April 22, 2014
A study by University of Wisconsin-Madison scientists suggests the best way of stemming the spread of chronic wasting disease among whitetail deer is to kill more bucks, which are most likely to carry CWD and spread the disease among the species.
CWD, a transmissible neurological disease of deer and elk that produces small lesions in brains of infected animals, can quickly spread from one area to the next as deer, particularly bucks, move. The study, released March 21, suggests the disease can be reduced if hunters target its most likely carriers.
The study was led Dr. Christopher S. Jennelle and Professor Michael D. Smith, both of Wisconsin-Madison. Jennelle, Samuel and their research team studied deer-harvest data from Wisconsin’s 2002-2013 hunting seasons, evaluating rates of CWD infection and analyzing how alternative management plans would affect CWD and the herd.
The 12 years of data showed CWD infection rates are twice as high in males as females and support the idea that the rate at which deer become infected is driven by CWD prevalence in the herd, not the size of the herd.
“Frequency-dependent diseases are typically hard to control with generalized removal strategies,” Samuel told Wisconsin Outdoor News. “If male and female deer had the same disease prevalence, the only way to reduce prevalence would be to selectively remove more infected animals than uninfected animals. We’d have to capture deer and test them, which would be very difficult and costly.
“Because we can easily distinguish bucks (by their antlers) from females, we’re lucky to have a management option.”
By increasing the buck harvest, the study suggests, it would reduce the number of deer dispersing from a CWD area to what would be considered a non-CWD area.
“Shooting more bucks to reduce prevalence is one key to managing this disease, but we still need to work on abundance to some extent,” Samuel said. “These things go hand in hand.”Researchers wrote that under the current management practices in Wisconsin, 50 percent of the bucks and 25-30 percent of the does in the state could be infected within the decade.
”These are sobering options, but the sooner we act, the less severe the problems and choices we’ll face,” Samuel said. “If we don’t do anything and just stick with what we’re now doing, we’ll lose more adult males because we’ll get such high infection rates.”
However, there is a catch, according to Jeremy Flinn, the Midwest regional wildlife biologist for Cabela’s. Balance must be achieved in order to have a healthy herd, he said.
“The more bucks you move out of a herd, if you’re not adequately removing the number of does out of the herd to balance it, now you’re skewing the adult sex ratio,” Flinn said.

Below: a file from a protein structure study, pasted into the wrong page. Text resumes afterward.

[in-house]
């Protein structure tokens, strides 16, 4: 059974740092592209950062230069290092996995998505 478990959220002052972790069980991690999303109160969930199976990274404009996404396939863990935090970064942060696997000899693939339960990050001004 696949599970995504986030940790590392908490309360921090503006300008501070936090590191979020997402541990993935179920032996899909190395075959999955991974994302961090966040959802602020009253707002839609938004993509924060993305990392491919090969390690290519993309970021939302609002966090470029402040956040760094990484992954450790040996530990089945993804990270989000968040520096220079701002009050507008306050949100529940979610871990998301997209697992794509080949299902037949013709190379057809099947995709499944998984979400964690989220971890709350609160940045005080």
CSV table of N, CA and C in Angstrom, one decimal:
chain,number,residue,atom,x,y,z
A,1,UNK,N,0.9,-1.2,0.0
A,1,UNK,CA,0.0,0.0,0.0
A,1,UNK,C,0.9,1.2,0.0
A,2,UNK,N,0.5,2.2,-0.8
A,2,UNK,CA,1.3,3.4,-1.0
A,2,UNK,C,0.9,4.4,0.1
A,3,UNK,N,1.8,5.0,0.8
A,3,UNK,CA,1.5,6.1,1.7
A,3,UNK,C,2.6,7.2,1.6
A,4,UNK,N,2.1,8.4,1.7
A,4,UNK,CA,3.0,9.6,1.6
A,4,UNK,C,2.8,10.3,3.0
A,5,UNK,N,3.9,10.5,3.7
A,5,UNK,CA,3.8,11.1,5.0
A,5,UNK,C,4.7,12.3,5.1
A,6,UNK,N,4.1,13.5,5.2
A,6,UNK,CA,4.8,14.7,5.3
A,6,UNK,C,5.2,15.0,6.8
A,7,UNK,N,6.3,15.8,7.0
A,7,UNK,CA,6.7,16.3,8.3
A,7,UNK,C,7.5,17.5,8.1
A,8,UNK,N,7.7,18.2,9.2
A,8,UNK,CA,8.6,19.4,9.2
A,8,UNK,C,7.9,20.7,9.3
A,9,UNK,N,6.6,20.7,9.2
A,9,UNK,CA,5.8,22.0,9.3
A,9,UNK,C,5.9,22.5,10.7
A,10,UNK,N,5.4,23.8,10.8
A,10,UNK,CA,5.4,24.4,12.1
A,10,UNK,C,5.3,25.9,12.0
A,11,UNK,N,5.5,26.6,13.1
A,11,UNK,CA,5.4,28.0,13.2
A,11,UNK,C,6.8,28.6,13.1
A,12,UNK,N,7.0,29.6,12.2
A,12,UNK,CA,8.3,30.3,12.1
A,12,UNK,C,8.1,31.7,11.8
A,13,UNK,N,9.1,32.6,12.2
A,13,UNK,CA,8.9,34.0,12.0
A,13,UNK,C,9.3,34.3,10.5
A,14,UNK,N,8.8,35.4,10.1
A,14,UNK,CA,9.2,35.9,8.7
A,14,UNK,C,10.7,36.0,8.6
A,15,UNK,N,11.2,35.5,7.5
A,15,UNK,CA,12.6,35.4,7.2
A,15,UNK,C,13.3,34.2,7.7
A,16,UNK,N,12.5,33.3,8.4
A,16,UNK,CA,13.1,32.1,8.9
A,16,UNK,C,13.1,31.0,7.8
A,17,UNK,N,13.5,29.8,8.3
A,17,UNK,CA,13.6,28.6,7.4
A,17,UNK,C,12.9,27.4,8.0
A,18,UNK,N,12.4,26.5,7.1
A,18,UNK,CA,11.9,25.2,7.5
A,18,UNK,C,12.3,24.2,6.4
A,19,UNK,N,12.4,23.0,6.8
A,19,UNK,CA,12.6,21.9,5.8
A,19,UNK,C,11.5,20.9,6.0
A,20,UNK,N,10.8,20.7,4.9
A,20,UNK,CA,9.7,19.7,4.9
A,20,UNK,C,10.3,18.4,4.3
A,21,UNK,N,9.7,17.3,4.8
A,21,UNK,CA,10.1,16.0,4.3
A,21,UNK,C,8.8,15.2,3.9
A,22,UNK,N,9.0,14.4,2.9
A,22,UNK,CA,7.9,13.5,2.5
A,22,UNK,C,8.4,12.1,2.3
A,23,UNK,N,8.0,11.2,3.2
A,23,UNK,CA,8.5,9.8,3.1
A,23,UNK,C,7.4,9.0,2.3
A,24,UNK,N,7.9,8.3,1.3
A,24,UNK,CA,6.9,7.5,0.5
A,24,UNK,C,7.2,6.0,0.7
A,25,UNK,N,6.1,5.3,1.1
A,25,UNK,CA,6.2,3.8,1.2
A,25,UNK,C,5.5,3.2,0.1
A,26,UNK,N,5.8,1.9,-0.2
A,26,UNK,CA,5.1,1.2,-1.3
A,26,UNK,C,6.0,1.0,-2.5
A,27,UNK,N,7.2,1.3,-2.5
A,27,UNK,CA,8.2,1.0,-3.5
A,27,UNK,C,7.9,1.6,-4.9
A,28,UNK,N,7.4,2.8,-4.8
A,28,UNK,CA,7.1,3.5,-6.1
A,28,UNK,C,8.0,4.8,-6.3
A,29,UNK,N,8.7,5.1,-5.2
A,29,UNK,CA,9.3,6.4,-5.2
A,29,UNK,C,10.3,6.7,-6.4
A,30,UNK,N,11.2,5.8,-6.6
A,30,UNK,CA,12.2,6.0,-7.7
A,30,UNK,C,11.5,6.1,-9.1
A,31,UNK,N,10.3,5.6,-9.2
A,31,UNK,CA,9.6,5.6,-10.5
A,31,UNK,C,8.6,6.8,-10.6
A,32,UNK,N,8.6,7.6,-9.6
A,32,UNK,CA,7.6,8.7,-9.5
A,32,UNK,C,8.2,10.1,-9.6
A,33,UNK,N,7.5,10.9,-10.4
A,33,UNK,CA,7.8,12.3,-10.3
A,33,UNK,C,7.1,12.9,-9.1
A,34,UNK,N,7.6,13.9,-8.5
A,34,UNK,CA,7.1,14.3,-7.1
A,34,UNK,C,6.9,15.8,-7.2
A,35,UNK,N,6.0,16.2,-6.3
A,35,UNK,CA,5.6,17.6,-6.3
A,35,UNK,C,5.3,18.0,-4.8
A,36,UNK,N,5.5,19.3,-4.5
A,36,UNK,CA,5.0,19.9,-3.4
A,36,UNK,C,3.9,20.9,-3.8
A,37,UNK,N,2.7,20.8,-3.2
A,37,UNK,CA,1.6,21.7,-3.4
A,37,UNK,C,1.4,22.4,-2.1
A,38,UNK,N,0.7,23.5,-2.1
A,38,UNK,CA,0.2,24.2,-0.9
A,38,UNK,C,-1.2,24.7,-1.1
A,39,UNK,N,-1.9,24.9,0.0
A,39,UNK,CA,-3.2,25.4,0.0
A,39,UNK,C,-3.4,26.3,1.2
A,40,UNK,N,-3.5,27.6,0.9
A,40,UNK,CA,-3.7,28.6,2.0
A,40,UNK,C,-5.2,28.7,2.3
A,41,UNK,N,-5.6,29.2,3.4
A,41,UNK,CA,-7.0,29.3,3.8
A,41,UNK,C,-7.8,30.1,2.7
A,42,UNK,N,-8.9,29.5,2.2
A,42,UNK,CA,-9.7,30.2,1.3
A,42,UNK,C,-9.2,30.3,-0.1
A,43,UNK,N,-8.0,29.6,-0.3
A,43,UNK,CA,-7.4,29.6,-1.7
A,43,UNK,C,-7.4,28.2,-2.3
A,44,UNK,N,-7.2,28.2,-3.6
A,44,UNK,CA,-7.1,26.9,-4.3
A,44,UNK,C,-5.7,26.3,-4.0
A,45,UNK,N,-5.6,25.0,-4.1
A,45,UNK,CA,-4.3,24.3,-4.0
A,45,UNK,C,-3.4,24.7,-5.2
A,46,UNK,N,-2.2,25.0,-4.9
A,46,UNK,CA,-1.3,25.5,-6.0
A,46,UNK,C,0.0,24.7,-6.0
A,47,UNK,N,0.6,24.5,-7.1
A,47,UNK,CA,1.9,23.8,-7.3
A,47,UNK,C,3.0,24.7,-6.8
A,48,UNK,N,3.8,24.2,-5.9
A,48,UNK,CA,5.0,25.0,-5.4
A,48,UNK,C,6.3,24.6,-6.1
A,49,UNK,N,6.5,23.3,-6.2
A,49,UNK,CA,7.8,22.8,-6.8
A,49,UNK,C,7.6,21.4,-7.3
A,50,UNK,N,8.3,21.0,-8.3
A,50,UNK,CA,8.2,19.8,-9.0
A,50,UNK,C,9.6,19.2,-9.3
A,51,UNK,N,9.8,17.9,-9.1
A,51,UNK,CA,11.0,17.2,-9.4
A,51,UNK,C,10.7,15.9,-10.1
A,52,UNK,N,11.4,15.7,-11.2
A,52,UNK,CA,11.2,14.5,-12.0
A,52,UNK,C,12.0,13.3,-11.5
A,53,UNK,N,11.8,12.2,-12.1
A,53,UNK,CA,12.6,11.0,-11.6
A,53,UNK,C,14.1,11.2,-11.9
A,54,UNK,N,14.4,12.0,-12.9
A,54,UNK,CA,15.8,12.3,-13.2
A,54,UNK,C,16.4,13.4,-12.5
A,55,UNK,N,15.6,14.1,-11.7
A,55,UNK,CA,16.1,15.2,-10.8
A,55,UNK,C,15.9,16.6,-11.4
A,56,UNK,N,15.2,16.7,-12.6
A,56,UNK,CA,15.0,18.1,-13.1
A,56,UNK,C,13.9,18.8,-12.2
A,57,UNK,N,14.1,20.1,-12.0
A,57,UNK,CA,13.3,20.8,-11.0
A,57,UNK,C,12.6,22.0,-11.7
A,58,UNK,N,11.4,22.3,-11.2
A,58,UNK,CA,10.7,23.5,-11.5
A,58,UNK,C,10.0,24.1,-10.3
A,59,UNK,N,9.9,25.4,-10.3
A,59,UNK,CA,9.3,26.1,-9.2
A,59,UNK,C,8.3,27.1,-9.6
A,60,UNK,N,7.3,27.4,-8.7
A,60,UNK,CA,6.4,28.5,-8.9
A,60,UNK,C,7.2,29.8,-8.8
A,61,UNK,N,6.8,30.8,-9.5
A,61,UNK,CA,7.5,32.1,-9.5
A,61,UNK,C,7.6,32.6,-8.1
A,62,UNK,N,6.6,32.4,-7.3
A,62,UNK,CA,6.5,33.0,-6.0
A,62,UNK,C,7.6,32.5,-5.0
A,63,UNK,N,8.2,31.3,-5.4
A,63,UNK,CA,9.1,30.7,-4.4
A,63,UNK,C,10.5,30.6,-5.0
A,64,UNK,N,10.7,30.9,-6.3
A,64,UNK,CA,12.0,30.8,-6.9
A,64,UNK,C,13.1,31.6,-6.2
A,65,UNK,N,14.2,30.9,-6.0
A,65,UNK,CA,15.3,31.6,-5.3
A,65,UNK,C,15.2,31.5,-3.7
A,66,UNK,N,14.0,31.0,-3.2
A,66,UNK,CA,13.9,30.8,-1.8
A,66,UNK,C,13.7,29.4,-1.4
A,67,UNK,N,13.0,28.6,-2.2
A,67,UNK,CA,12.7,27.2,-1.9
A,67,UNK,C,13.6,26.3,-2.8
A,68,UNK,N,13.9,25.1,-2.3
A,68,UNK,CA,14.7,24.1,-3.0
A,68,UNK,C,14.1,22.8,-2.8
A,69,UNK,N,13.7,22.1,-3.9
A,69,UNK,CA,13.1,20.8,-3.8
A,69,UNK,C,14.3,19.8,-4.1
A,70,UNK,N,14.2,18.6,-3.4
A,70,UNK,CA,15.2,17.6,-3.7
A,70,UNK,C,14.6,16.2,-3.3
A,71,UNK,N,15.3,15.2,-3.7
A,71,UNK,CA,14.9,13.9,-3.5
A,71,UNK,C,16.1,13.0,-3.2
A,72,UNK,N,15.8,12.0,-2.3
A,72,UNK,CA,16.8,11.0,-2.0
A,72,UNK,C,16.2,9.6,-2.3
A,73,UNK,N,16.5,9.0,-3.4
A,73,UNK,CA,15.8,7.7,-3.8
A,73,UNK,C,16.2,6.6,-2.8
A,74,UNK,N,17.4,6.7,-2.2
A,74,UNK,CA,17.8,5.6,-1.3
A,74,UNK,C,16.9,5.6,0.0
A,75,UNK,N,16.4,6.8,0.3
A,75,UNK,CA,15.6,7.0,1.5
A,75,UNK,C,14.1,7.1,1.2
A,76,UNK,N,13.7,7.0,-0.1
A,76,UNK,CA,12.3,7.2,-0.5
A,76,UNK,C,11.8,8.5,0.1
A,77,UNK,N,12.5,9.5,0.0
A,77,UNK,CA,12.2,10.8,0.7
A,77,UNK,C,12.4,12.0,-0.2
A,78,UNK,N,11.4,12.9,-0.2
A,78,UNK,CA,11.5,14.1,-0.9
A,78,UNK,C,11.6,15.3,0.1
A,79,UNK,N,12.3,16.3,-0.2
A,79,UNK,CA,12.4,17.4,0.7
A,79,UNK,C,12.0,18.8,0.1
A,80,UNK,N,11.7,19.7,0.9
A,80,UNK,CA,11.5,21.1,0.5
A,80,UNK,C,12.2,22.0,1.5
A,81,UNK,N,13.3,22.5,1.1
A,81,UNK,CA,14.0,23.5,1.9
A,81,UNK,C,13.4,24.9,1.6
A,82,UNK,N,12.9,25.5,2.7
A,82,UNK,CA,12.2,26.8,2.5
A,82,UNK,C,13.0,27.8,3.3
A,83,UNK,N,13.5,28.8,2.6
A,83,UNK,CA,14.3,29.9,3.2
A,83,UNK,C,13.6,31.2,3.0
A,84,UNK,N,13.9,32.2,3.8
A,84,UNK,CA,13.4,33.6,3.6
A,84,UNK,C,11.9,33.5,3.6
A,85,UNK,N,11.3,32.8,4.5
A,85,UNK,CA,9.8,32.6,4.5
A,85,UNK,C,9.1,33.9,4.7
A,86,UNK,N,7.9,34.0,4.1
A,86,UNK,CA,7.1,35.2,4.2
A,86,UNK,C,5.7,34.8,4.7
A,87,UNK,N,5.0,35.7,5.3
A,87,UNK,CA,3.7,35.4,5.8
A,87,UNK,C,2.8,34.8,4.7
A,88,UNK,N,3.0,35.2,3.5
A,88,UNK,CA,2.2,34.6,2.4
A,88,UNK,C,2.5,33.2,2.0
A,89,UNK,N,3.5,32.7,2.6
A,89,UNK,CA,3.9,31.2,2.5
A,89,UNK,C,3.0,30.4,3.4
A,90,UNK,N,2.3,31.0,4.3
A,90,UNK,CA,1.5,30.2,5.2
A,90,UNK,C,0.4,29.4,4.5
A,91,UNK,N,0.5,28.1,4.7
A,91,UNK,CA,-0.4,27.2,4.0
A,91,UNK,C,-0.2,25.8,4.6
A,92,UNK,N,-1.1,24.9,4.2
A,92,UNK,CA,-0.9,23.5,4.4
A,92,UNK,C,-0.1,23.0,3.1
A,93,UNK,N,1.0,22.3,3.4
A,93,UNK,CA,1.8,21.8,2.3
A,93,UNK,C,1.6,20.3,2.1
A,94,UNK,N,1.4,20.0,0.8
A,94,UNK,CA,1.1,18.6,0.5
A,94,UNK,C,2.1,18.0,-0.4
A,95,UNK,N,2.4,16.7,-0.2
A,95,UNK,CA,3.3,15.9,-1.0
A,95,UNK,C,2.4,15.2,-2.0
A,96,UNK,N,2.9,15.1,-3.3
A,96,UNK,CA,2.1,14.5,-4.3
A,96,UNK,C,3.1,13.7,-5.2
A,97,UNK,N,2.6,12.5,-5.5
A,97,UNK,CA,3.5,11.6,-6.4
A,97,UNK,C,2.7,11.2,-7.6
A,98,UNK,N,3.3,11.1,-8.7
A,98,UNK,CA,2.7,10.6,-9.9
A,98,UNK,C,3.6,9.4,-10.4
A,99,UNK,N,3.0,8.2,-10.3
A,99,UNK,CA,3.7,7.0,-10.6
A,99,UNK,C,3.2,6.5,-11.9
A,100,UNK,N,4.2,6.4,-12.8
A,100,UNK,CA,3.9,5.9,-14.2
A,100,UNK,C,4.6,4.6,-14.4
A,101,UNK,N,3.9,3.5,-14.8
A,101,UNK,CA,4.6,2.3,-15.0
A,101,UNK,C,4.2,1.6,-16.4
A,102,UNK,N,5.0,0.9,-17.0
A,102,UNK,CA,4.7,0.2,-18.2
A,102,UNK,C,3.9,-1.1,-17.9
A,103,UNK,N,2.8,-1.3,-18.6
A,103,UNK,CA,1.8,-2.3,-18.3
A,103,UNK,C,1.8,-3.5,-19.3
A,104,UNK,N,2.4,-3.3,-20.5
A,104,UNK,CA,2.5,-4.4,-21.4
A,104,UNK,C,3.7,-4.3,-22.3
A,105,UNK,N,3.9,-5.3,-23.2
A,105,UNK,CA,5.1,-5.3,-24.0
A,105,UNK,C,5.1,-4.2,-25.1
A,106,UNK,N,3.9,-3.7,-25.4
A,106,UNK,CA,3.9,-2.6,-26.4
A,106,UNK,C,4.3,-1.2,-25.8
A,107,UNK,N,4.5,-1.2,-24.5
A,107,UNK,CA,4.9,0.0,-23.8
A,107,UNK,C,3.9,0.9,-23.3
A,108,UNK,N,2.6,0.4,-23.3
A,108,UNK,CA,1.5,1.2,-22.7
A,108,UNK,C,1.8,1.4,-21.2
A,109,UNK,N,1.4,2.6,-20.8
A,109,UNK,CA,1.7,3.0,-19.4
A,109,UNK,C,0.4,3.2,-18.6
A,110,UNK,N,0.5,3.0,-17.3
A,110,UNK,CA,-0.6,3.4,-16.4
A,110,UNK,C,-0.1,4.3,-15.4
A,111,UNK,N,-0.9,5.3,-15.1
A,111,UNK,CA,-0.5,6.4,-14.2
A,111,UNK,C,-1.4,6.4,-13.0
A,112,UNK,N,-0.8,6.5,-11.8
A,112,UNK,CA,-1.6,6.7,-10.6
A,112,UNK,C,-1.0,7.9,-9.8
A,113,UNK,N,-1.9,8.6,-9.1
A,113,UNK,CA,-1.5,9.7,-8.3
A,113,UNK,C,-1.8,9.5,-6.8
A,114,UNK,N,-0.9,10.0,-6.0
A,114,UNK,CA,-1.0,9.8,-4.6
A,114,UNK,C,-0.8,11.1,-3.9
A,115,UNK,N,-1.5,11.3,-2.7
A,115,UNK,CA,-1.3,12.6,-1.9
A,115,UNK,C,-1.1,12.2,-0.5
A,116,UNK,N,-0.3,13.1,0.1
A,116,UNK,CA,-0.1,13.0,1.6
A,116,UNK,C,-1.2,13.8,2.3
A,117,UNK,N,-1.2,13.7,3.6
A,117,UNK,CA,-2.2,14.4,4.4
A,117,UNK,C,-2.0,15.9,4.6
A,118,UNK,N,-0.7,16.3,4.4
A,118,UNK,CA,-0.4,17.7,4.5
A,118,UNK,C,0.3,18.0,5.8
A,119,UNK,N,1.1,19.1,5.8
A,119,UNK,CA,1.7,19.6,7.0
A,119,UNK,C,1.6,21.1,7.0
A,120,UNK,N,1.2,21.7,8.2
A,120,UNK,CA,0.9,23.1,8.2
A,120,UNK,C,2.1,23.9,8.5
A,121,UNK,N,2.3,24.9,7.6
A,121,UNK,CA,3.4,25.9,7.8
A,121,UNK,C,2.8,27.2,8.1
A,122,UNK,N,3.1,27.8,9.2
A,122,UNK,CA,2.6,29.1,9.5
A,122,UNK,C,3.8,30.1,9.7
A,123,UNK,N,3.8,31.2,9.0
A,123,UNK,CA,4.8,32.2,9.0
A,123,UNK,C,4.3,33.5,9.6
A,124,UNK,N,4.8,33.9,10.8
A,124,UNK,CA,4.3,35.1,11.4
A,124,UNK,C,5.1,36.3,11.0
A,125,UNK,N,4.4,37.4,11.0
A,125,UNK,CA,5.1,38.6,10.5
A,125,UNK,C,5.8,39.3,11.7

Without that balance, rut activity lessens as bucks don’t have to work as hard to find does in estrus. As a result, fawns are born later, not the best time for survival and growth.
“The fawn is not dropping at the optimum time as the doe is not able to take in the best quality nutrition and pass it to the fawn,” Flinn said. “At the same time, the fawn has less time to grow and prepare itself for winter, especially in northern states.”
Another factor is the fawn population’s increased vulnerability to predators.
“Let’s say all of the fawns are born in a three-week period. Well, there’s only so many fawns predators can eat,” Flinn said. “When they’re all born in that tight time frame, a lot of them make it to an age where they can escape predation and survive. When you spread that out, there’s a few fawns born this week, a few the next week, a few after that -- and predators can stay on top of the fawns being born.”
Flinn went on to say that at least on the state level, biologists are mostly in agreement with the study in terms of preserving the natural resource of a statewide deer herd. But as far as a private herd and a land owner’s desire to create an older buck structure and potentially balance the doe-to-buck ratio, there is disagreement.
“So do you look on it on the short term of how I’m improving the property and improving on a small scale? Or is this going to protect the natural resource on a whole?” Flinn said. “If the latter is the case, I would say most biologists would be for it.
“However, this is just based on the fact that we know deer disperse, that males will disperse more than females and so in theory, if we reduce the number of bucks in the population, we will reduce CWD. For most biologists, that’s not going to be enough to say, let’s shoot more bucks.”
As CWD becomes more prevalent in the Midwest, Samuel said, more plans and solutions are needed.“The sooner we actually do something about CWD, the better off we’ll be,” Samuel said. “We still don’t know how the disease spreads, but one likely way is by infected yearling bucks dispersing to new areas. The worse the disease prevalence, the higher the infection rate we’ll see in young bucks, and the more likely they’ll spread the disease.”